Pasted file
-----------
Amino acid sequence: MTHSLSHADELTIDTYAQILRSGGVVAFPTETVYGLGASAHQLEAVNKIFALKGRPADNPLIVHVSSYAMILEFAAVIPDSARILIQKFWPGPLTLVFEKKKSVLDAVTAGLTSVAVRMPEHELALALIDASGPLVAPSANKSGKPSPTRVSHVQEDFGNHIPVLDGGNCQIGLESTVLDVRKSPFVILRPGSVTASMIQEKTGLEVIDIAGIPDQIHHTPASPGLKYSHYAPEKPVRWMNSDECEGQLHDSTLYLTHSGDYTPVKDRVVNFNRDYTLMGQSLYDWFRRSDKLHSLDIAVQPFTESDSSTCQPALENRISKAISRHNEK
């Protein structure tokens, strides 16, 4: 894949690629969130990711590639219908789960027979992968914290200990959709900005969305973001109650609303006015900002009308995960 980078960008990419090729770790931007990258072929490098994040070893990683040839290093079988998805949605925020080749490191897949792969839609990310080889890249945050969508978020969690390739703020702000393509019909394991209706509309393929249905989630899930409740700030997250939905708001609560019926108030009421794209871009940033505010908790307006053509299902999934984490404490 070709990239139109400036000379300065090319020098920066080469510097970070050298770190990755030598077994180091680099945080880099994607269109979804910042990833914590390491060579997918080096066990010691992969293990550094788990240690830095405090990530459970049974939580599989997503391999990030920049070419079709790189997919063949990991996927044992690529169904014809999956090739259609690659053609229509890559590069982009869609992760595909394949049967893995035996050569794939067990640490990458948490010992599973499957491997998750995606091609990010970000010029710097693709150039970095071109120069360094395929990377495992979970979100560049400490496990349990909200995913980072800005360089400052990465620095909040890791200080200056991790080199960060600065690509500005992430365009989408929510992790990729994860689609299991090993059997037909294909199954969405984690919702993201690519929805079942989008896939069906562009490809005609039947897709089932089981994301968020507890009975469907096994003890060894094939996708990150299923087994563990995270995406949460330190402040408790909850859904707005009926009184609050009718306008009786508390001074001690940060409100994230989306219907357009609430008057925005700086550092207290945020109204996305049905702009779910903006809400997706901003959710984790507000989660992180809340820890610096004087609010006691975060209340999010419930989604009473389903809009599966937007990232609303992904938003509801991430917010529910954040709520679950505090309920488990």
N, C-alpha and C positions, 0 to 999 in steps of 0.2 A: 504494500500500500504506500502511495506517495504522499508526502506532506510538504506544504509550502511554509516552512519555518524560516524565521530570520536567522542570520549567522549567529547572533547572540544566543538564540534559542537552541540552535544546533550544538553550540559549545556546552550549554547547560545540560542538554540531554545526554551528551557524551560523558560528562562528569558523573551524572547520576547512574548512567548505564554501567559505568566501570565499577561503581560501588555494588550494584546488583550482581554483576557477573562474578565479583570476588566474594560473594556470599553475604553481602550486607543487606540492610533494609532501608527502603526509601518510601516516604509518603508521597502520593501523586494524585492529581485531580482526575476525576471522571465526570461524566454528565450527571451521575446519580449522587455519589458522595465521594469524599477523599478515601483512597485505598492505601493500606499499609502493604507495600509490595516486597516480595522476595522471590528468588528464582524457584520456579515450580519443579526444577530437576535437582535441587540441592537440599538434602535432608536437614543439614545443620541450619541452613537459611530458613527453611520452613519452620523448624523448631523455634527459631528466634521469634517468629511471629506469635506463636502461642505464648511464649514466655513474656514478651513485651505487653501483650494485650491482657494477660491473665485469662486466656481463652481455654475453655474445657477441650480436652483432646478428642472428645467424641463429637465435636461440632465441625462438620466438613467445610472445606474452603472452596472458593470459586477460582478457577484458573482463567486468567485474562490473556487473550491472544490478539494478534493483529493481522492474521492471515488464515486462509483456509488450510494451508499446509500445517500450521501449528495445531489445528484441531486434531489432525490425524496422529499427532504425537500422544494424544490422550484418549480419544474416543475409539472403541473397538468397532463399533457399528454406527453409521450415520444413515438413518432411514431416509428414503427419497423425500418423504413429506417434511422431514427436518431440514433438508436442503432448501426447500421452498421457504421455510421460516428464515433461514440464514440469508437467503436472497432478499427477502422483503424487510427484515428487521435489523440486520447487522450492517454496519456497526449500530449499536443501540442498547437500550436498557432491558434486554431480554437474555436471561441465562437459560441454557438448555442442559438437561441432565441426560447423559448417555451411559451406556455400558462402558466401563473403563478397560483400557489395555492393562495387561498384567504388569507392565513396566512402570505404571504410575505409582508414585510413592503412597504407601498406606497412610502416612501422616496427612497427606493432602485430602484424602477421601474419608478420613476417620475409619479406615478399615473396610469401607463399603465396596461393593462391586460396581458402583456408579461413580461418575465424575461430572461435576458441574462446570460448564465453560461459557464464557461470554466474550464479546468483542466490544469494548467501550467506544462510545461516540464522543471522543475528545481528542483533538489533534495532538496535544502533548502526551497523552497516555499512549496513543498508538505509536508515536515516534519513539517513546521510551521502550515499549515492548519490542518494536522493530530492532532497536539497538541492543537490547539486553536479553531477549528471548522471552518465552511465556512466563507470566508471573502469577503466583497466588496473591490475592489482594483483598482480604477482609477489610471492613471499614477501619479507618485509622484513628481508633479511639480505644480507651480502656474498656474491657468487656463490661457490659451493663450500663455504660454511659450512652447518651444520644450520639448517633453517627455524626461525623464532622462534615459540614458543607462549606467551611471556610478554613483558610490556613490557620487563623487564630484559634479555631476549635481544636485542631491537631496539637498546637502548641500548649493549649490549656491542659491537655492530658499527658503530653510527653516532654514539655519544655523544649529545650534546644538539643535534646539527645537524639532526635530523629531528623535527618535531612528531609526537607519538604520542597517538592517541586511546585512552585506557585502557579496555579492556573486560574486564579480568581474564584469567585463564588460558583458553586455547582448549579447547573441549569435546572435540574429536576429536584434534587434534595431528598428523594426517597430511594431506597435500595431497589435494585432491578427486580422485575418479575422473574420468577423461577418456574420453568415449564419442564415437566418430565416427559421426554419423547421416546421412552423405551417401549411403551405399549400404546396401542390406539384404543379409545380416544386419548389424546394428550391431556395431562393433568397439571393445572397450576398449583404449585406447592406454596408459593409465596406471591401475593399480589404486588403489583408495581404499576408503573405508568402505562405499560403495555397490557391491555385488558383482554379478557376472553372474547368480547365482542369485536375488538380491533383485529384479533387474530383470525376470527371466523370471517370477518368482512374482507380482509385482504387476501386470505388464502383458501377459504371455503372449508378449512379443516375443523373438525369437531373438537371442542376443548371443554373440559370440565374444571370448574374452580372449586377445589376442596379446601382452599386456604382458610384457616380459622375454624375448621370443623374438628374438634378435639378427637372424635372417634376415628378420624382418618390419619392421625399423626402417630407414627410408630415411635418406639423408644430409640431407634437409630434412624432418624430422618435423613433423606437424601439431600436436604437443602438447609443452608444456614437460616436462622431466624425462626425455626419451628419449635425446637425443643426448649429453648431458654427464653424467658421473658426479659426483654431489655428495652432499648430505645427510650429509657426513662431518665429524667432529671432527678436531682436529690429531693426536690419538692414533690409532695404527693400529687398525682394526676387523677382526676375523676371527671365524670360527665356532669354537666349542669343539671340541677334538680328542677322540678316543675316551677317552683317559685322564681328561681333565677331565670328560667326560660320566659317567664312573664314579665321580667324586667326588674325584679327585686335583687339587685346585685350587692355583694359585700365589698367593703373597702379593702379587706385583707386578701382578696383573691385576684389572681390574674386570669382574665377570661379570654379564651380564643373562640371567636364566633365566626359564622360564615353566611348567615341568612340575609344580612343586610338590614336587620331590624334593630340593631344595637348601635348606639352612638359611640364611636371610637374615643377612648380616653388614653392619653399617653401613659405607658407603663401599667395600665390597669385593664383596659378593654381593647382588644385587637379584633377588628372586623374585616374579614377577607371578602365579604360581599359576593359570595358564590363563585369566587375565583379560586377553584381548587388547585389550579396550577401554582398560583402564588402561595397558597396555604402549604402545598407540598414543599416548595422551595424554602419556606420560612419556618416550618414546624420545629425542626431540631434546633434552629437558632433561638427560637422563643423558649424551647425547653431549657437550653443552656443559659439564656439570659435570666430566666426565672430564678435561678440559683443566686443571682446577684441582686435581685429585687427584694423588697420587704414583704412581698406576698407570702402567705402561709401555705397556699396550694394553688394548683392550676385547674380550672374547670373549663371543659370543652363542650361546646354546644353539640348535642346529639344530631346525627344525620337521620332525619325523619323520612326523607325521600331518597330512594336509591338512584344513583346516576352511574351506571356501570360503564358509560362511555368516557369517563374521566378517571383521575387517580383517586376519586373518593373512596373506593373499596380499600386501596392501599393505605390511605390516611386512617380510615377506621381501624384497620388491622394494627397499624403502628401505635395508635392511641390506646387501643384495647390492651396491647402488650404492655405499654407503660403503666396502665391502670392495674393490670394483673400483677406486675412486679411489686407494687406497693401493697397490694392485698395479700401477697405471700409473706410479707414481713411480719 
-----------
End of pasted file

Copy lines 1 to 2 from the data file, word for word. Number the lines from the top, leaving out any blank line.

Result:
Amino acid sequence: MTHSLSHADELTIDTYAQILRSGGVVAFPTETVYGLGASAHQLEAVNKIFALKGRPADNPLIVHVSSYAMILEFAAVIPDSARILIQKFWPGPLTLVFEKKKSVLDAVTAGLTSVAVRMPEHELALALIDASGPLVAPSANKSGKPSPTRVSHVQEDFGNHIPVLDGGNCQIGLESTVLDVRKSPFVILRPGSVTASMIQEKTGLEVIDIAGIPDQIHHTPASPGLKYSHYAPEKPVRWMNSDECEGQLHDSTLYLTHSGDYTPVKDRVVNFNRDYTLMGQSLYDWFRRSDKLHSLDIAVQPFTESDSSTCQPALENRISKAISRHNEK
């Protein structure tokens, strides 16, 4: 894949690629969130990711590639219908789960027979992968914290200990959709900005969305973001109650609303006015900002009308995960 980078960008990419090729770790931007990258072929490098994040070893990683040839290093079988998805949605925020080749490191897949792969839609990310080889890249945050969508978020969690390739703020702000393509019909394991209706509309393929249905989630899930409740700030997250939905708001609560019926108030009421794209871009940033505010908790307006053509299902999934984490404490 070709990239139109400036000379300065090319020098920066080469510097970070050298770190990755030598077994180091680099945080880099994607269109979804910042990833914590390491060579997918080096066990010691992969293990550094788990240690830095405090990530459970049974939580599989997503391999990030920049070419079709790189997919063949990991996927044992690529169904014809999956090739259609690659053609229509890559590069982009869609992760595909394949049967893995035996050569794939067990640490990458948490010992599973499957491997998750995606091609990010970000010029710097693709150039970095071109120069360094395929990377495992979970979100560049400490496990349990909200995913980072800005360089400052990465620095909040890791200080200056991790080199960060600065690509500005992430365009989408929510992790990729994860689609299991090993059997037909294909199954969405984690919702993201690519929805079942989008896939069906562009490809005609039947897709089932089981994301968020507890009975469907096994003890060894094939996708990150299923087994563990995270995406949460330190402040408790909850859904707005009926009184609050009718306008009786508390001074001690940060409100994230989306219907357009609430008057925005700086550092207290945020109204996305049905702009779910903006809400997706901003959710984790507000989660992180809340820890610096004087609010006691975060209340999010419930989604009473389903809009599966937007990232609303992904938003509801991430917010529910954040709520679950505090309920488990």